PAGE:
The General Assembly will have to pass legislation before then in order to make the policy change permanent.
A lawsuit challenging Virginia’s practice of suspending driver’s licenses for failure to pay court fines has been ongoing since 2016, when the nonprofit Legal Aid Justice Center and the law firm McGuireWoods LLP challenged the law’s constitutionality.
Virginia Attorney General Mark Herring and DMV Commissioner Richard Holcomb argued that the July 1 freeze on license suspensions instituted by the new budget rendered the case moot.
U.S. District Court Judge Norman Moon denied the state’s request for dismissal on June 28 but postponed trial in the case to give the General Assembly time to adopt legislation.
“The plaintiffs would have preferred to have their day in court this August and end this civil rights crisis permanently,” Legal Aid Justice Center executive director Angela Ciolfi said. “But if the Commonwealth will not take responsibility for decades of violating people’s constitutional rights, we will continue to fight in the General Assembly to fix it for the future.”
Here are some of the notable laws that have newly taken effect in Virginia:
Smoking age goes to 21. The minimum age for buying tobacco products, including cigarettes and vape products, has increased from 18 to 21, with an exception for active-duty military personnel, who can still purchase tobacco when they turn 18. The law also requires that vending machines selling tobacco products be located in places “not generally accessible to persons under 21 years of age.”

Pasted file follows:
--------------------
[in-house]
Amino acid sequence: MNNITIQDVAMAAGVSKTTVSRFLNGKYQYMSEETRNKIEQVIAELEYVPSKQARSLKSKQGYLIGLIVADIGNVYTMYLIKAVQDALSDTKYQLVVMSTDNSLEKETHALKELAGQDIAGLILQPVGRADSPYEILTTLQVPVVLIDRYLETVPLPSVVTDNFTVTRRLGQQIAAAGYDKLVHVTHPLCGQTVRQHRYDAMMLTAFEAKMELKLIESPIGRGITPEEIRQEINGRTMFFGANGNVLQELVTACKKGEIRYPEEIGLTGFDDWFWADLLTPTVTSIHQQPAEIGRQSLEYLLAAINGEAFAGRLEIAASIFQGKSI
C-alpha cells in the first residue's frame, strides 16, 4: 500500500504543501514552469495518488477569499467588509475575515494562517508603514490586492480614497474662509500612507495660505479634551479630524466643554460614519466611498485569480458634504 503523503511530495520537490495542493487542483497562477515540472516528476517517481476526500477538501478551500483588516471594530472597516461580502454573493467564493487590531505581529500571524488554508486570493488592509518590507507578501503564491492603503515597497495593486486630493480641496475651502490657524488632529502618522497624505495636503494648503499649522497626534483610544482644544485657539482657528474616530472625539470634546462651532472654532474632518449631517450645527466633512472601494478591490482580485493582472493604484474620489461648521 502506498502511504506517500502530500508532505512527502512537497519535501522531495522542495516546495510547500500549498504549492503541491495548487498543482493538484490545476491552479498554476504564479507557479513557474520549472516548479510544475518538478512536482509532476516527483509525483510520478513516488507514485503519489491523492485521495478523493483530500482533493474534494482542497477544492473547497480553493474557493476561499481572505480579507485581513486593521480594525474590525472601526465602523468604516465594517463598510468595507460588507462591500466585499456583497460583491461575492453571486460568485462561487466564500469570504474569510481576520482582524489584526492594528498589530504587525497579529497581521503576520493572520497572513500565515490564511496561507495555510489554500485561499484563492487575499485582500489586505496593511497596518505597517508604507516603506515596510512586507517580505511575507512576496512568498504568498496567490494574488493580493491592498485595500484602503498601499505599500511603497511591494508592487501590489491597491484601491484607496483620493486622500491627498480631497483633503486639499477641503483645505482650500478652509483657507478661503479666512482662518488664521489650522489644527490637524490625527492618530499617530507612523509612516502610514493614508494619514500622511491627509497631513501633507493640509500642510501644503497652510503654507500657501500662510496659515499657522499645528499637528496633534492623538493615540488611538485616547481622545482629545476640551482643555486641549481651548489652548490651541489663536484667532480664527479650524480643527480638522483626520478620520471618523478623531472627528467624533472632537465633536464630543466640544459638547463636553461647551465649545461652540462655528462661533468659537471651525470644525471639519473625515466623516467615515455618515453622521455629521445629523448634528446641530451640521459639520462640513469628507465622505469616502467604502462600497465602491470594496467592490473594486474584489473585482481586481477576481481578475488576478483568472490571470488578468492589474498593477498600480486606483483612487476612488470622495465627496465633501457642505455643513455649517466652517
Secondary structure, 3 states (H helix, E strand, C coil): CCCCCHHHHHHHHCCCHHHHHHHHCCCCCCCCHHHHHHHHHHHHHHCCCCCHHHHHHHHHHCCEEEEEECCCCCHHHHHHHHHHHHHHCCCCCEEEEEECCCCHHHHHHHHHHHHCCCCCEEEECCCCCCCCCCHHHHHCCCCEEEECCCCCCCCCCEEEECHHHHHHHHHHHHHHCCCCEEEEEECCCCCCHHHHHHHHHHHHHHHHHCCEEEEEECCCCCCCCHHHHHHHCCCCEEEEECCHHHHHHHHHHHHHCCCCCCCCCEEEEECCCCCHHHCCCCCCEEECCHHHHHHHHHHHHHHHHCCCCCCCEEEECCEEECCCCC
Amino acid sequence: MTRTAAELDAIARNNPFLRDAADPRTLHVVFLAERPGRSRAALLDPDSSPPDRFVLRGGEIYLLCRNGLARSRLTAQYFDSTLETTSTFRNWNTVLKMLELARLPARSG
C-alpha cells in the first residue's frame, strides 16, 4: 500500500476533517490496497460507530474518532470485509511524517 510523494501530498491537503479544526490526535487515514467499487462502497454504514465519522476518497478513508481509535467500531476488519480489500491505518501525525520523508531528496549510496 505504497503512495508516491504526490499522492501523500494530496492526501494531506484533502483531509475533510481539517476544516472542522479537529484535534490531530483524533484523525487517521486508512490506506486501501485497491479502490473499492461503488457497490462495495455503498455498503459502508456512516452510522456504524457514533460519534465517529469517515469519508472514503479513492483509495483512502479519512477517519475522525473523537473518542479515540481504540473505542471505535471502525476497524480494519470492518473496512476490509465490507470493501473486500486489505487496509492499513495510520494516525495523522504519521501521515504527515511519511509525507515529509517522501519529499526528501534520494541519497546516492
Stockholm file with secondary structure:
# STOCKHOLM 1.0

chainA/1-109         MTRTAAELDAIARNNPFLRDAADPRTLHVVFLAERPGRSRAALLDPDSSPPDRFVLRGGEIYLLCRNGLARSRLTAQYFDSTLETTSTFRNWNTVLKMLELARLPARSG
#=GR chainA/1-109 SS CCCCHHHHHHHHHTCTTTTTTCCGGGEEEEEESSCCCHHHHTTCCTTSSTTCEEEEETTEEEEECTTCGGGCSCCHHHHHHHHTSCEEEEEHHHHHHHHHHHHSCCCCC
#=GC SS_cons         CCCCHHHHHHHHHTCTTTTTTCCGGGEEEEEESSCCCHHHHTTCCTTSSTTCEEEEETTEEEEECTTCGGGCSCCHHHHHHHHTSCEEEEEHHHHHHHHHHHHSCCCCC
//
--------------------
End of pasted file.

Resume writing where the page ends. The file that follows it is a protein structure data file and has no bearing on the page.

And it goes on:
Happy hour advertising lets loose. After facing a lawsuit from restauranteur Geoff Tracy, who operates Chef Geoff’s in D.C. and Tysons Corner, Virginia legislators voted to relax the state’s regulations on the advertisement of happy-hour discounts. Licensed bars and restaurants can now promote their alcohol prices and use “creative marketing techniques” as long as they “do not tend to induce overconsumption or consumption by minors.”
Seclusion and restraint draws scrutiny. The Virginia Board of Education has been tasked with identifying and prohibiting the use of restraint or seclusion methods in public schools that it determines pose significant danger to the student. The board is also required to establish safety standards for seclusion. WAMU reported in March that Fairfax County Public Schools regularly restrains and isolates students, controversial discipline practices that particularly affect students with disabilities, but the district did not follow federal reporting requirements for those incidents.